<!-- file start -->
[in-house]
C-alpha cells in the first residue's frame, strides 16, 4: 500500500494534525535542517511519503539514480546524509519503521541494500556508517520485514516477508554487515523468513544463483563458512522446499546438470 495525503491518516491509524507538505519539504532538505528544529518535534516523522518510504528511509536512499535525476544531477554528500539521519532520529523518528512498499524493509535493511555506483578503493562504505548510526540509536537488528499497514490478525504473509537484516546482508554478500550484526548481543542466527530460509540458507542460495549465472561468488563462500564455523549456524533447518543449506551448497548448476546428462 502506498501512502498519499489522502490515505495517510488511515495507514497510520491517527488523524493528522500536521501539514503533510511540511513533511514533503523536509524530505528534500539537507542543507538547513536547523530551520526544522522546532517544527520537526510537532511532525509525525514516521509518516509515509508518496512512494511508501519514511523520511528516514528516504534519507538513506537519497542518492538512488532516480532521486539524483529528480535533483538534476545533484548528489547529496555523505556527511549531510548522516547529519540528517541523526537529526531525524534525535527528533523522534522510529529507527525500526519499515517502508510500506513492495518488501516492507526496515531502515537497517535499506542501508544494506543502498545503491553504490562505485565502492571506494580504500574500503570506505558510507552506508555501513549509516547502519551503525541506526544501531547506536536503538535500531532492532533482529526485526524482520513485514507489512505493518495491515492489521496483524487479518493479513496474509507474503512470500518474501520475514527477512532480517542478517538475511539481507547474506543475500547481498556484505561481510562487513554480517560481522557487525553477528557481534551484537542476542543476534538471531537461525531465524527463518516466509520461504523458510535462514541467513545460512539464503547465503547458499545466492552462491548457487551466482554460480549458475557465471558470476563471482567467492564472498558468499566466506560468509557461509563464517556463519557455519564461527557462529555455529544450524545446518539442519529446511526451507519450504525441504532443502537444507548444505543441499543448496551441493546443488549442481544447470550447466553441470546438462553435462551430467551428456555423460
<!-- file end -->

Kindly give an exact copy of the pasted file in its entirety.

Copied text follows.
[in-house]
C-alpha cells in the first residue's frame, strides 16, 4: 500500500494534525535542517511519503539514480546524509519503521541494500556508517520485514516477508554487515523468513544463483563458512522446499546438470 495525503491518516491509524507538505519539504532538505528544529518535534516523522518510504528511509536512499535525476544531477554528500539521519532520529523518528512498499524493509535493511555506483578503493562504505548510526540509536537488528499497514490478525504473509537484516546482508554478500550484526548481543542466527530460509540458507542460495549465472561468488563462500564455523549456524533447518543449506551448497548448476546428462 502506498501512502498519499489522502490515505495517510488511515495507514497510520491517527488523524493528522500536521501539514503533510511540511513533511514533503523536509524530505528534500539537507542543507538547513536547523530551520526544522522546532517544527520537526510537532511532525509525525514516521509518516509515509508518496512512494511508501519514511523520511528516514528516504534519507538513506537519497542518492538512488532516480532521486539524483529528480535533483538534476545533484548528489547529496555523505556527511549531510548522516547529519540528517541523526537529526531525524534525535527528533523522534522510529529507527525500526519499515517502508510500506513492495518488501516492507526496515531502515537497517535499506542501508544494506543502498545503491553504490562505485565502492571506494580504500574500503570506505558510507552506508555501513549509516547502519551503525541506526544501531547506536536503538535500531532492532533482529526485526524482520513485514507489512505493518495491515492489521496483524487479518493479513496474509507474503512470500518474501520475514527477512532480517542478517538475511539481507547474506543475500547481498556484505561481510562487513554480517560481522557487525553477528557481534551484537542476542543476534538471531537461525531465524527463518516466509520461504523458510535462514541467513545460512539464503547465503547458499545466492552462491548457487551466482554460480549458475557465471558470476563471482567467492564472498558468499566466506560468509557461509563464517556463519557455519564461527557462529555455529544450524545446518539442519529446511526451507519450504525441504532443502537444507548444505543441499543448496551441493546443488549442481544447470550447466553441470546438462553435462551430467551428456555423460